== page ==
Bradley Boven joins FHC’s family for 15 weeks

Bradley Boven joins FHCs family for 15 weeks

Teaching was never on his radar. His big picture never included coming to a high school every day to teach young students and deal with the antics of a teacher’s everyday life. His big plan didn’t really ever include teaching. But then, it all changed.

“I didn’t even think about being a teacher until about two years ago,” student teacher Bradley Boven said. “I was undecided when I was a freshman and sophomore in college.”

His big picture was one to include the studies of chemistry and biology. He spent his childhood and older years entranced by the discovery channel. Beginning his college career with these two similar majors at Oakland Community College located in Southfield, Michigan, Boven began to become undecided. He kept taking classes on many topics, including history and the sciences, but while his studies were fluctuating, one thing always remained constant: his love for sports and his kids.

Throughout his life, Boven played many sports, such as track and field, soccer, baseball, wrestling and football. His passions for these sports made him even more passionate about coaching them. His love for sports he played, as well as his passion for teaching them to kids, led him rethink his love for the sciences and wonder if he wanted to really spend his life doing that.

“Coaching [football and track and field] was the big push for me to look into the teaching route,” Boven said.

After coaching a combined 8 seasons of track and field and football, Boven decided to change his undecided major with a science concentration to an education major. Throughout his life, as everyone does, Boven had classes with great teachers and classes with not-so-great teachers. But all along, he still felt as if he had something to offer to his future students. Through the agony of hard assignments and late night homework, he still felt like he had something new and fresh to give the world.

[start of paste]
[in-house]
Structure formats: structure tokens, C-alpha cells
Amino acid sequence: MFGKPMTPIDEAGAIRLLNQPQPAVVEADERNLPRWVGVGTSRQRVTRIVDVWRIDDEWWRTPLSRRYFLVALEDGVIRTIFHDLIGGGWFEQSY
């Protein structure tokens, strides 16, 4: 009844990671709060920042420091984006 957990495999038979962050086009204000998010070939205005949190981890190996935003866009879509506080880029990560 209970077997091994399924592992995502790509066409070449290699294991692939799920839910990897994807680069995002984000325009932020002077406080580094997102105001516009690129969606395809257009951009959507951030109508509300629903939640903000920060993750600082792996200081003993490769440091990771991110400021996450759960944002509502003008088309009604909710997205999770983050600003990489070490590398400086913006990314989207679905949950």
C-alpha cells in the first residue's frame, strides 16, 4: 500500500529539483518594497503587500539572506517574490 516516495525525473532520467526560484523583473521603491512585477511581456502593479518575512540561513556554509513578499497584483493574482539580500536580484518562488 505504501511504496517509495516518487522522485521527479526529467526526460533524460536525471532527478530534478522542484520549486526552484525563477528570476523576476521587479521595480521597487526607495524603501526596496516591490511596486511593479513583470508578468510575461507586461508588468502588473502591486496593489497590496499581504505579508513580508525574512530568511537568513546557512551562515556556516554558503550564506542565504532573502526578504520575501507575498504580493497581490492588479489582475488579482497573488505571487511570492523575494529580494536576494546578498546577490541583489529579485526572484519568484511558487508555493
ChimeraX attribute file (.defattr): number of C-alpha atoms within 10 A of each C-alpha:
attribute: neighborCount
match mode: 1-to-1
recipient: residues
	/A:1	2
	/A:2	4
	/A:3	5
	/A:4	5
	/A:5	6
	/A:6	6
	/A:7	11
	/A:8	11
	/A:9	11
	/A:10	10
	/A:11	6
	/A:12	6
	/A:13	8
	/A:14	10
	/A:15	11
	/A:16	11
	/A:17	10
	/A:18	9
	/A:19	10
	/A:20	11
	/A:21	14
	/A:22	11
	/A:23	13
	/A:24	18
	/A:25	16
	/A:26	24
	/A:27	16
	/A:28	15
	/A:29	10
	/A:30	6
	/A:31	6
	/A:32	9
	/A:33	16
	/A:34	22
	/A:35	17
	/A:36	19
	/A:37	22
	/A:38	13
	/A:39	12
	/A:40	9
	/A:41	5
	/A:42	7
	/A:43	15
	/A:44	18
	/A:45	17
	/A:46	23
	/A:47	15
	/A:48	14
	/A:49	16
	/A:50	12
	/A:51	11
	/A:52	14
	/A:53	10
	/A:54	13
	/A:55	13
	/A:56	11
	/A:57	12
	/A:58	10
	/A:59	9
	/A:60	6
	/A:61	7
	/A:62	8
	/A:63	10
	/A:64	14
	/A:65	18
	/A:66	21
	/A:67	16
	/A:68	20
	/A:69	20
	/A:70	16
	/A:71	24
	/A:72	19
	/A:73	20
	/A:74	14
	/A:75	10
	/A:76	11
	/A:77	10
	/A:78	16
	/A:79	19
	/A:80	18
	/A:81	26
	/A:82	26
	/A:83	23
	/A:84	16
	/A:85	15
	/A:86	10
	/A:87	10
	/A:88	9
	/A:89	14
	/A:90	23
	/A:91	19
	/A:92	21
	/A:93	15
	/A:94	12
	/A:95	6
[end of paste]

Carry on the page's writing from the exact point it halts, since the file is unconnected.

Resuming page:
“[Looking back], there are a lot of people that have discouraged me from going into the profession, but I feel like I have something to offer,” Boven said. “If I can help someone get to where they want to be in their life, I would consider that a win for me and an influence to my work that much more.”

After deciding on his major, he made the decision to transfer from Oakland Community College to Grand Valley State University in order to attend their state of the art teaching program.

Many things go into becoming a teacher at Grand Valley, just as they do at any other college. According to Boven, to become a teacher, one has to complete four years of school, majoring in what they wish to teach. For instance, in April, Boven will be graduating with a double major in Grouped Social Studies, which means economics, civics and US history, as well as Physical Education.

If I can help someone get to where they want to be in their life, I would consider that a win for me and an influence to my work that much more.”

— Bradley Boven